Irwindale Speedway shutdown in February of 2012, but thanks to Jim Cohan,… (Gina Ferazzi / Los Angeles…)
On Feb. 11, 2012, they let the air out of all the tires at Irwindale Speedway. On April 6, 2013, in front of an elbow-to-elbow crowd of 6,000, the rubber was inflated again and ready to hit the road.
What happened in between is an interesting story of entrepreneurial spirit and refreshing management style that has given Southland short-track racing, and its fans, new life.
In this age of big-time sports dominating television and massive fan bases, the closure of a racetrack that barely seats 6,000 and features drivers whom only their mothers have heard of is not big news. Fred Roggin and Jim Hill won't have it on the nightly news. They have 2 1/2 minutes and enough Dodgers, Lakers, Clippers, Angels, USC and UCLA to drown in.
When the lights turned out on short-track racing at the place just off the 605 Freeway, it registered a 1.2 on the area sports Richter scale.
The people running things, the lease holders, went bankrupt, backed up moving vans and headed into the great beyond. No, none of them were named Irsay.
They had declared a Chapter 7, which is general dissolution of assets. As one current track official explained, "It's grab your grandchildren's' photos and leave everything else."
One person refusing to accept what was taking place, without prior notice, was Jim Cohan. He liked those loading up the vans and sneaking away much like Baltimore, to this day, likes Bob Irsay.
And so, Cohan did something, although he wasn't all that clear until recently exactly what it was that he had done. He refused to close his driving school on the premises. He bargained with the landowners, Nu-Way Industries of Arcadia — who were equally caught off guard by the moving vans — and eventually took over operation of the speedway, now called Irwindale Event Center.
Cohan, a businessman from Valencia whose only interest in the place had been as a tenant with a driving school, went from losing a $25,000 rent deposit and nearly his main business to being the man in charge. The landowners gave him a temporary OK to run it, then gave him the official go-ahead last December.
Racetracks of this size and stature that close usually take years to recoup and return, if ever. Cohan rehired most of the previous management team, made veteran Bob Klein general manager, and had the place ready by the April 6 opener for fans and hundreds of vendors and part-time workers who had been stiffed.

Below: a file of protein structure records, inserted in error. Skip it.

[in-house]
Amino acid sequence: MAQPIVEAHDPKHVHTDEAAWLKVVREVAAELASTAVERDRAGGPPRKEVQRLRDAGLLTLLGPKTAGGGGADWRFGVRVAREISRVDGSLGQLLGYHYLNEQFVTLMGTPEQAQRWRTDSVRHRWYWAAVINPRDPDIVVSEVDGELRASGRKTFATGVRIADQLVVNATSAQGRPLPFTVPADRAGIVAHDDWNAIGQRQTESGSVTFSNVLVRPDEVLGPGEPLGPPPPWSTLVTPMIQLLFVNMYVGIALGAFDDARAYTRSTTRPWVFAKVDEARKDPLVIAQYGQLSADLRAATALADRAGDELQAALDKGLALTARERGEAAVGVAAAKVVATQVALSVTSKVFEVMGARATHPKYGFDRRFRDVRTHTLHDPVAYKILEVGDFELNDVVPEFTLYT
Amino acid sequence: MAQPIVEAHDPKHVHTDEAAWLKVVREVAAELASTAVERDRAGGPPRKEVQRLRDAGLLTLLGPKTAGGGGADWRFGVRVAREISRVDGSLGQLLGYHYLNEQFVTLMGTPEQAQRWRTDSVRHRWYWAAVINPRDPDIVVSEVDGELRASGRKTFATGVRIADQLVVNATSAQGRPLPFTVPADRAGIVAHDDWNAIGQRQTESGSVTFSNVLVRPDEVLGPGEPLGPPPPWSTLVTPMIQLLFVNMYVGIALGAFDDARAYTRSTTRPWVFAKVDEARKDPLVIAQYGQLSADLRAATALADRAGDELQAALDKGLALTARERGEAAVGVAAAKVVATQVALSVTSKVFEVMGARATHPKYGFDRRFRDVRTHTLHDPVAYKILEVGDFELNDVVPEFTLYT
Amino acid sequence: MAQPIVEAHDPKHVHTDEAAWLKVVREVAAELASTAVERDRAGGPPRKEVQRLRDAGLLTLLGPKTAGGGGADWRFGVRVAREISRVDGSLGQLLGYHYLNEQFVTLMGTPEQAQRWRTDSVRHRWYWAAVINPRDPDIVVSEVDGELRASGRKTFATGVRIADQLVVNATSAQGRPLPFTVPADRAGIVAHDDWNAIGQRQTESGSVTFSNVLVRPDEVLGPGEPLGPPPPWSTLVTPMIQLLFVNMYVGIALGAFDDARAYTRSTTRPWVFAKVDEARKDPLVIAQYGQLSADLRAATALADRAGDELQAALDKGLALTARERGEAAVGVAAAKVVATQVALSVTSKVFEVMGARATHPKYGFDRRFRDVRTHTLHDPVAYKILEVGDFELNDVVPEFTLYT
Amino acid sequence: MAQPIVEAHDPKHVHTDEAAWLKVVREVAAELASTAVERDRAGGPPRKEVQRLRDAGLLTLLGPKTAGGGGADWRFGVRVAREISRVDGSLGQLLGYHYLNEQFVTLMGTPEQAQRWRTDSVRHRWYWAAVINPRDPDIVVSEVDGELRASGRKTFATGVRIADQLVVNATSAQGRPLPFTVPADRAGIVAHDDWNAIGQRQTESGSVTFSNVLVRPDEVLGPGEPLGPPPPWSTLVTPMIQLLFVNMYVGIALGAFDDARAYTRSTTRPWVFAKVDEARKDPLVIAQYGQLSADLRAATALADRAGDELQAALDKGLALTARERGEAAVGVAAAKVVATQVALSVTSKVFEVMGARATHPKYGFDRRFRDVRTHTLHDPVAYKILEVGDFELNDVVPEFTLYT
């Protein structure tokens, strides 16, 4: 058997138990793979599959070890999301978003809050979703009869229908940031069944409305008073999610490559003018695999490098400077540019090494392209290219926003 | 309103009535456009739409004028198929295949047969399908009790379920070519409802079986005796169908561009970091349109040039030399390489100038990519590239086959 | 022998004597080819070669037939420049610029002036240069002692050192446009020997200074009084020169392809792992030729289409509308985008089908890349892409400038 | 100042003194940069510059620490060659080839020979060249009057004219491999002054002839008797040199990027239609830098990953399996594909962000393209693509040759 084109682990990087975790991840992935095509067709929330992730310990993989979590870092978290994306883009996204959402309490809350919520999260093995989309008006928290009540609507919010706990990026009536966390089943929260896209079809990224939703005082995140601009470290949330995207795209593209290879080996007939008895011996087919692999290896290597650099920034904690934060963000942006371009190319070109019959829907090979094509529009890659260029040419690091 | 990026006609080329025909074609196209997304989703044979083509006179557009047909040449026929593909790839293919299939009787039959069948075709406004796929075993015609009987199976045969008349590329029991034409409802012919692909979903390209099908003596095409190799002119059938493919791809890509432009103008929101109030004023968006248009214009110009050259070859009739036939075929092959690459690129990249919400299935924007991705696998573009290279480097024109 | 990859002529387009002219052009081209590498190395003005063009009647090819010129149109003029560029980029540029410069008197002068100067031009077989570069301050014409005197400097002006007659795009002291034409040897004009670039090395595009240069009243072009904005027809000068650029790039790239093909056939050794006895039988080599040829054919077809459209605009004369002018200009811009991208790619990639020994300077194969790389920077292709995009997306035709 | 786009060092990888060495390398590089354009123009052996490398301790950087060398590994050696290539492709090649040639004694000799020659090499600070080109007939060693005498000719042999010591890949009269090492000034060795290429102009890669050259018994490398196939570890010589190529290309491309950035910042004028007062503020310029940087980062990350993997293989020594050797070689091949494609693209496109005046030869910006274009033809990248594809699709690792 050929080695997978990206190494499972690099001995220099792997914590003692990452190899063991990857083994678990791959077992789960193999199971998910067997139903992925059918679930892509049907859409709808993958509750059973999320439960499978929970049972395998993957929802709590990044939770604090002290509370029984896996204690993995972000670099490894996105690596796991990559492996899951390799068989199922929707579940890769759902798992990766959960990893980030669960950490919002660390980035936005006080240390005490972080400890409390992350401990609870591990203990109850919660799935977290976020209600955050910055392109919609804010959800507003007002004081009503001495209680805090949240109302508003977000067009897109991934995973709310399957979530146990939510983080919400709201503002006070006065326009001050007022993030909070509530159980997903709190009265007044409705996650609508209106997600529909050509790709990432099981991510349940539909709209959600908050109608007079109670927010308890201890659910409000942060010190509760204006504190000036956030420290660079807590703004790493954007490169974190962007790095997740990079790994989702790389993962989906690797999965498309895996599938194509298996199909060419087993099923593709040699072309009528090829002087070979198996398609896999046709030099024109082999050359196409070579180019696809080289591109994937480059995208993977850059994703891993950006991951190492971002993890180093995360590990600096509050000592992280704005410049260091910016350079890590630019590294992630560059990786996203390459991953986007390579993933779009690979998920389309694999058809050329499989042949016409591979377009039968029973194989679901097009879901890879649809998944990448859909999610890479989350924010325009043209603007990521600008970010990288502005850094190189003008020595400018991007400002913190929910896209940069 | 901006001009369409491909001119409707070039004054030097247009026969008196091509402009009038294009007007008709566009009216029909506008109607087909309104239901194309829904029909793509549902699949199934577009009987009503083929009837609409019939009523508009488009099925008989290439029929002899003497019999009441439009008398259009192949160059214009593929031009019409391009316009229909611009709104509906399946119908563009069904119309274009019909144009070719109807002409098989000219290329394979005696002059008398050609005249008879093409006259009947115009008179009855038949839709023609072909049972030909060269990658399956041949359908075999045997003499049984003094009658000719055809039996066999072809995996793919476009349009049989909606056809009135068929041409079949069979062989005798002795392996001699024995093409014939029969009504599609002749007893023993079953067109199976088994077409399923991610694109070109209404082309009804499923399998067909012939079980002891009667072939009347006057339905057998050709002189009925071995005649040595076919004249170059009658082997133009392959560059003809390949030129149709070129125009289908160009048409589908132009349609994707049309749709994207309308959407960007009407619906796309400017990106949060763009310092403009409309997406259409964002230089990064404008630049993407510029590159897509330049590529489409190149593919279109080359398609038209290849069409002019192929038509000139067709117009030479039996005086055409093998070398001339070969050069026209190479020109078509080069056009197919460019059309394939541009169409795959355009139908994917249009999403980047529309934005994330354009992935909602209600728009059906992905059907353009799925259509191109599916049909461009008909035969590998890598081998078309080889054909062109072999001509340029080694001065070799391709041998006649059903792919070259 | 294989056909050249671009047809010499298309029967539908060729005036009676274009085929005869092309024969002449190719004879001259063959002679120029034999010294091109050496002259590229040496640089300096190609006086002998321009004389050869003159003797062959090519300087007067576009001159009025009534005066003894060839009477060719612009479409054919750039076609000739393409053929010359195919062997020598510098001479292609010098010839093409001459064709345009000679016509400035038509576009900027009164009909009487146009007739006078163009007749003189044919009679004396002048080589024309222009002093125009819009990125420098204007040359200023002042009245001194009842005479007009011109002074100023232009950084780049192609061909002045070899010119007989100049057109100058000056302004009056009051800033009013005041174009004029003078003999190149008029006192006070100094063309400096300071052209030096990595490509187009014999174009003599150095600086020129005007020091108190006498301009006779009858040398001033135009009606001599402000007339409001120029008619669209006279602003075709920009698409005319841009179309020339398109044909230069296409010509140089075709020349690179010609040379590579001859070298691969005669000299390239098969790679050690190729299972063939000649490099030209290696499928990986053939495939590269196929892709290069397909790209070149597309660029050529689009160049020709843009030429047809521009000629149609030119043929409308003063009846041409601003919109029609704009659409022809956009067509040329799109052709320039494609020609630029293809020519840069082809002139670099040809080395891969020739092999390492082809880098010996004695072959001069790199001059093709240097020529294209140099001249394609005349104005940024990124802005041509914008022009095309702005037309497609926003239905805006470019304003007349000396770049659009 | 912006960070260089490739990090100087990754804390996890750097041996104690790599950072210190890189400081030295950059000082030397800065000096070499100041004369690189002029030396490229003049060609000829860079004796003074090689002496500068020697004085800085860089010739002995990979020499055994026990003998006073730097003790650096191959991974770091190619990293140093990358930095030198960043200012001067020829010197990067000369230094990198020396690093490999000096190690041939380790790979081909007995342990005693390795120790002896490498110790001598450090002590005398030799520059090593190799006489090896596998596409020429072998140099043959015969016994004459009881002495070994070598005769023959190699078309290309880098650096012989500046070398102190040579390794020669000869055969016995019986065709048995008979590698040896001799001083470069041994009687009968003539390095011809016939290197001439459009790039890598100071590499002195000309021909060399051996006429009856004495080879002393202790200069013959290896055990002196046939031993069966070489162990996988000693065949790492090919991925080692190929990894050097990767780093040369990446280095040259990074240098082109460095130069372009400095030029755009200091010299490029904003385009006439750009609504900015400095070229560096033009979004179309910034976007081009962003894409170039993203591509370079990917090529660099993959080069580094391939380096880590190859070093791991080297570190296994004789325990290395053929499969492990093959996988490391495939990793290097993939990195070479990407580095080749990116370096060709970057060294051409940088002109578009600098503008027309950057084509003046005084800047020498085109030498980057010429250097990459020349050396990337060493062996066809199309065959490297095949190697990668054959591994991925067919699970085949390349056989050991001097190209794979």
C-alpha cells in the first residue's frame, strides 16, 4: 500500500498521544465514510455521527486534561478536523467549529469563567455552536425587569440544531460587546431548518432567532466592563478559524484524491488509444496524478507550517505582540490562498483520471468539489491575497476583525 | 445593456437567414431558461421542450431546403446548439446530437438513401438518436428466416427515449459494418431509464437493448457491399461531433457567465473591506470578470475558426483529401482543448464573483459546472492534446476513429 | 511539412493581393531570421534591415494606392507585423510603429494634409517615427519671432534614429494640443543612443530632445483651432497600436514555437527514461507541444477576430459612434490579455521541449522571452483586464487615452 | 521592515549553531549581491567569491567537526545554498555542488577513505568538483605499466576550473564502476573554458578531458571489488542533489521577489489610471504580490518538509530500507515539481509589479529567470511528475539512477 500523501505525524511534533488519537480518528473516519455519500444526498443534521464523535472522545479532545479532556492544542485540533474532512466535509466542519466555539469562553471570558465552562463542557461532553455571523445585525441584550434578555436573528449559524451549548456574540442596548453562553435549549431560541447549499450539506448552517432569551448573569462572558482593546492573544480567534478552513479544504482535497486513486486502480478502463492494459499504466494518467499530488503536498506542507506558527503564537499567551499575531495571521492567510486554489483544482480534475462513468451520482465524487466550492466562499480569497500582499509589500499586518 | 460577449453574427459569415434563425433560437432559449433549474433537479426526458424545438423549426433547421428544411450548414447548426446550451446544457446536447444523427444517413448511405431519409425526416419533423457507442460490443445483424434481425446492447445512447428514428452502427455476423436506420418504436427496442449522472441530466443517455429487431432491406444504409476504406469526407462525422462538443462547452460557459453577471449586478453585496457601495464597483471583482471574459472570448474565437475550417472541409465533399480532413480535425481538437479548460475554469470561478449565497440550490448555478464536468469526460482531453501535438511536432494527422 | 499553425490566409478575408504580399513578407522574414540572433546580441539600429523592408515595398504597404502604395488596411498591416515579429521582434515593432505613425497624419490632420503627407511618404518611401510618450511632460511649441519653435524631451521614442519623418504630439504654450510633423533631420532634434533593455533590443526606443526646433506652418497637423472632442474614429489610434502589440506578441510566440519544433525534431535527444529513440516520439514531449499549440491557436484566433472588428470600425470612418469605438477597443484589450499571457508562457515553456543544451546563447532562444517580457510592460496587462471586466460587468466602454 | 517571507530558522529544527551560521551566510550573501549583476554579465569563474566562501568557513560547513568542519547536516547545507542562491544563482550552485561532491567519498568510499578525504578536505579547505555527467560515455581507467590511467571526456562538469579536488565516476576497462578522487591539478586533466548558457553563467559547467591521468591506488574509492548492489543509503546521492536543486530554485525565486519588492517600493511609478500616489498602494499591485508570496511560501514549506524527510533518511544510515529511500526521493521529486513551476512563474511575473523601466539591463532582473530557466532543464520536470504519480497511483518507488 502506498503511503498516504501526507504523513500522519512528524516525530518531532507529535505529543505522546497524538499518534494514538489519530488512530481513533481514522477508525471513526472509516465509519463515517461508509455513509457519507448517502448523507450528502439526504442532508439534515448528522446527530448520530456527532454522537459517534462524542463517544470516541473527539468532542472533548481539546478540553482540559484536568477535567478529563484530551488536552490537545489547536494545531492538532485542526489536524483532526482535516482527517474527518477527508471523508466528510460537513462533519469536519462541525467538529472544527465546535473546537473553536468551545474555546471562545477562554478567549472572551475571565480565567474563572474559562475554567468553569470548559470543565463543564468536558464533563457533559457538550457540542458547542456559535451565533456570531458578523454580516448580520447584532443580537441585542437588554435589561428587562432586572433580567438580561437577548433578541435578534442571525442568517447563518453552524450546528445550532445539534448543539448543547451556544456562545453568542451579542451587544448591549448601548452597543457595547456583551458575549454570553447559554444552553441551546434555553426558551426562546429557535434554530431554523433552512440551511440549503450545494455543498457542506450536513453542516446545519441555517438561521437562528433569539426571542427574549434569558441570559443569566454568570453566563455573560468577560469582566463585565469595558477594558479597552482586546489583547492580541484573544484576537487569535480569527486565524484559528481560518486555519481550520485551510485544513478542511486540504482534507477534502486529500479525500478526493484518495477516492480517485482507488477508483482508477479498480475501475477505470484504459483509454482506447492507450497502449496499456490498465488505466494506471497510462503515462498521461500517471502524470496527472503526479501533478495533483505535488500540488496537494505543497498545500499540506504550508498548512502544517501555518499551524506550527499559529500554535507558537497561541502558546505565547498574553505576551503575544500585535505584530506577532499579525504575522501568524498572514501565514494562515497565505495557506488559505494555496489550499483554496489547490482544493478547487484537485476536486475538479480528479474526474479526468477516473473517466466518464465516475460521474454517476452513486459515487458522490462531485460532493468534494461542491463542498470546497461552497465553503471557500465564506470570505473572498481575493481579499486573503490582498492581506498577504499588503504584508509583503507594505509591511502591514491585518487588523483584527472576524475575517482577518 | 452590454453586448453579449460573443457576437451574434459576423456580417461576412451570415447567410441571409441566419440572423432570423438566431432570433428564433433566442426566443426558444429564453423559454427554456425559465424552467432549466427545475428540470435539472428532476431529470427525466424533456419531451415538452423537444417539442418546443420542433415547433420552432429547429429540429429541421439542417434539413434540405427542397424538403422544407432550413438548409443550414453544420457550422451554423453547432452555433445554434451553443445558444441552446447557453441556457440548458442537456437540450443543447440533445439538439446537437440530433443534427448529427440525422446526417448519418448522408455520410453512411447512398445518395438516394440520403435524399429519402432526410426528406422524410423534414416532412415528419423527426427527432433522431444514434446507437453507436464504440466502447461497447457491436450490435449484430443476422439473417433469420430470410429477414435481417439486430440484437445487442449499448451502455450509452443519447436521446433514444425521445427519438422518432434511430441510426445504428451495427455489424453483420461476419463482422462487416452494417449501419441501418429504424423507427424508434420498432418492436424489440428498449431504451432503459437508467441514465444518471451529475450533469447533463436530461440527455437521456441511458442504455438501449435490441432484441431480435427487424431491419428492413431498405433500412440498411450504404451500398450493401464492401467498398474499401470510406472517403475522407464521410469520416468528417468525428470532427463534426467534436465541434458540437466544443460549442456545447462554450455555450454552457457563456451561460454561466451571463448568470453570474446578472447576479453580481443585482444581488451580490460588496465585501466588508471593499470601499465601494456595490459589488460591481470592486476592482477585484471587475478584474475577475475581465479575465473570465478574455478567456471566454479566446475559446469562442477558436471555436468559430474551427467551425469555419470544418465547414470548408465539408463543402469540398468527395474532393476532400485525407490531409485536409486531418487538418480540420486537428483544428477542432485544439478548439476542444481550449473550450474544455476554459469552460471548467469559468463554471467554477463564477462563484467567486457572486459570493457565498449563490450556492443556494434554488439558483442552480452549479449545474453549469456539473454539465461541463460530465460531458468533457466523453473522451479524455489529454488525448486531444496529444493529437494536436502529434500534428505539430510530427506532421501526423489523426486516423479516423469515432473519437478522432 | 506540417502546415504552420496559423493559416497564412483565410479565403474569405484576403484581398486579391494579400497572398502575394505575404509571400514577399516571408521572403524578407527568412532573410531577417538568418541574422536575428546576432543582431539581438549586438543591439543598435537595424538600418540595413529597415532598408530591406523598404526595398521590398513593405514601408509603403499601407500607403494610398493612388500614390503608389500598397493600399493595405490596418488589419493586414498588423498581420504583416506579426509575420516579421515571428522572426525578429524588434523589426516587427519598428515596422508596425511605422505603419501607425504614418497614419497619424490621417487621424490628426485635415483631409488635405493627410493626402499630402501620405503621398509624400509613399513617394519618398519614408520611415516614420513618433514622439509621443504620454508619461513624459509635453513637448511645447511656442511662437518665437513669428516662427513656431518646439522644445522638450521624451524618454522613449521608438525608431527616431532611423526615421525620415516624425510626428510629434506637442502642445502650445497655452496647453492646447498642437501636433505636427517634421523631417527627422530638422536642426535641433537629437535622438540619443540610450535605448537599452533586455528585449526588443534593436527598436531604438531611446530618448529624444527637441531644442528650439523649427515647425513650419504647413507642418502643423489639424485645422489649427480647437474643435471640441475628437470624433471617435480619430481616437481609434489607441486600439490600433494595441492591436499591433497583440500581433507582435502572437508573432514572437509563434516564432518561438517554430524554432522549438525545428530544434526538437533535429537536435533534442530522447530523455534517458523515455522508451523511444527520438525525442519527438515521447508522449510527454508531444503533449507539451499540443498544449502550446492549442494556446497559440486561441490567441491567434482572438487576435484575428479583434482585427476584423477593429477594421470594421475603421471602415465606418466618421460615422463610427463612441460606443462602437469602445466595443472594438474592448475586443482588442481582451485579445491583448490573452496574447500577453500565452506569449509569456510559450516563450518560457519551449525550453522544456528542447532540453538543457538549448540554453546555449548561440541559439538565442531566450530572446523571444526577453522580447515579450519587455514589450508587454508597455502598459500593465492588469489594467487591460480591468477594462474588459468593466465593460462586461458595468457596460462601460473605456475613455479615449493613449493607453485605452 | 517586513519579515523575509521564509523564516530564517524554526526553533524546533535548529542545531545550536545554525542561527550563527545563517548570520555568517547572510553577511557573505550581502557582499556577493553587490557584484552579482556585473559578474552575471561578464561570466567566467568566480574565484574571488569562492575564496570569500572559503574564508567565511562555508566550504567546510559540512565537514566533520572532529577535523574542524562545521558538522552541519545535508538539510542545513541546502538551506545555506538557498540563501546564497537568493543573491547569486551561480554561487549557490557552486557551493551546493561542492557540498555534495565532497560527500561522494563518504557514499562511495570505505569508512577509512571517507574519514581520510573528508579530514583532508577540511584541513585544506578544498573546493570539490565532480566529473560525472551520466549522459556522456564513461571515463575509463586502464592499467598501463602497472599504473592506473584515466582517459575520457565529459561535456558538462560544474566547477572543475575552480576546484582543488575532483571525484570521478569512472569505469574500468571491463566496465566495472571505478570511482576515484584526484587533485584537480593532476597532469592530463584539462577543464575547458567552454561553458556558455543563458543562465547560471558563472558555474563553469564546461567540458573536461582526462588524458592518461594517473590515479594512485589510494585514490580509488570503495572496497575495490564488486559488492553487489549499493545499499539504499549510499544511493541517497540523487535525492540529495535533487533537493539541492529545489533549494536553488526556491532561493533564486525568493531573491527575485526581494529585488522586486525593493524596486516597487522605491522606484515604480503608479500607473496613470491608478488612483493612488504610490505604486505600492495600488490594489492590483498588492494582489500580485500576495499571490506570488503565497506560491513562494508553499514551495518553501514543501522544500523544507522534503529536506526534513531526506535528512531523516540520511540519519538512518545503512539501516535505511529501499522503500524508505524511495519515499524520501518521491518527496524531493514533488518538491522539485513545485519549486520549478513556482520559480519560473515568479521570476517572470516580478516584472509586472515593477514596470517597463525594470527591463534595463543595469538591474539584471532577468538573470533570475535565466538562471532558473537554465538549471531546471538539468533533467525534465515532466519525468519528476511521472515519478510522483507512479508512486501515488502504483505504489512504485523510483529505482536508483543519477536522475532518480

He gave one last raised middle finger to the previous management by starting that evening with a song that blared over the public address system: "Ding Dong! The Witch Is Dead."
Irwindale Event Center is a niche operation with a niche, but highly loyal, audience. It races a variety of cars every other Saturday night and the stars are drivers and crew who are not famous, who work normal workweeks all over the Southland and who spend just about every spare moment and dollar on their cars.
This is the triple A of NASCAR. Ryan Newman has run there. Tony Stewart has run there, and never punched anybody out afterward. The current stars, if that word can be used, are Ryan Partridge and Rip Michels. Their goal is to be good enough to get to a place where Stewart could punch them out.
To this, Cohan, 45, brings a refreshing approach to managing things, especially in this era of corporate indifference toward employees.
He spends most of his time during an interview asking that others on his team get credit. He says things such as "We don't ask anybody here to do anything we won't." And, "Ego doesn't get you anywhere."
He talks with pride about finding one of his vice presidents picking up trash in the parking lot. He believes in the pay-it-forward approach and says that he and his family have a favorite Starbucks drive-through, where they always pay for the cup of coffee of the car behind them.
"It went back eight cars one time," he says, proudly.
He has no college degree. He walked out of a junior college class in 1987 when he realized his business professor was teaching principles for 1972.
"I have no safety net," he says. "Just street smarts, I hope."
The final race of the season will be Nov. 1. But the place will remain buzzing with amateur drag racing, popular drift racing (two cars maneuvering side by side, creating lots of smoke and quickly ruining sets of tires), Cohan's driving school and much more.
Cohan says the place is thriving and in the black. No moving vans waiting around the corner.
Saturday night will be City of Hope night, along with Dodgers Appreciation night . The guest of honor will be Tom Lasorda.
There will be no danger to public safety. Lasorda will not drive.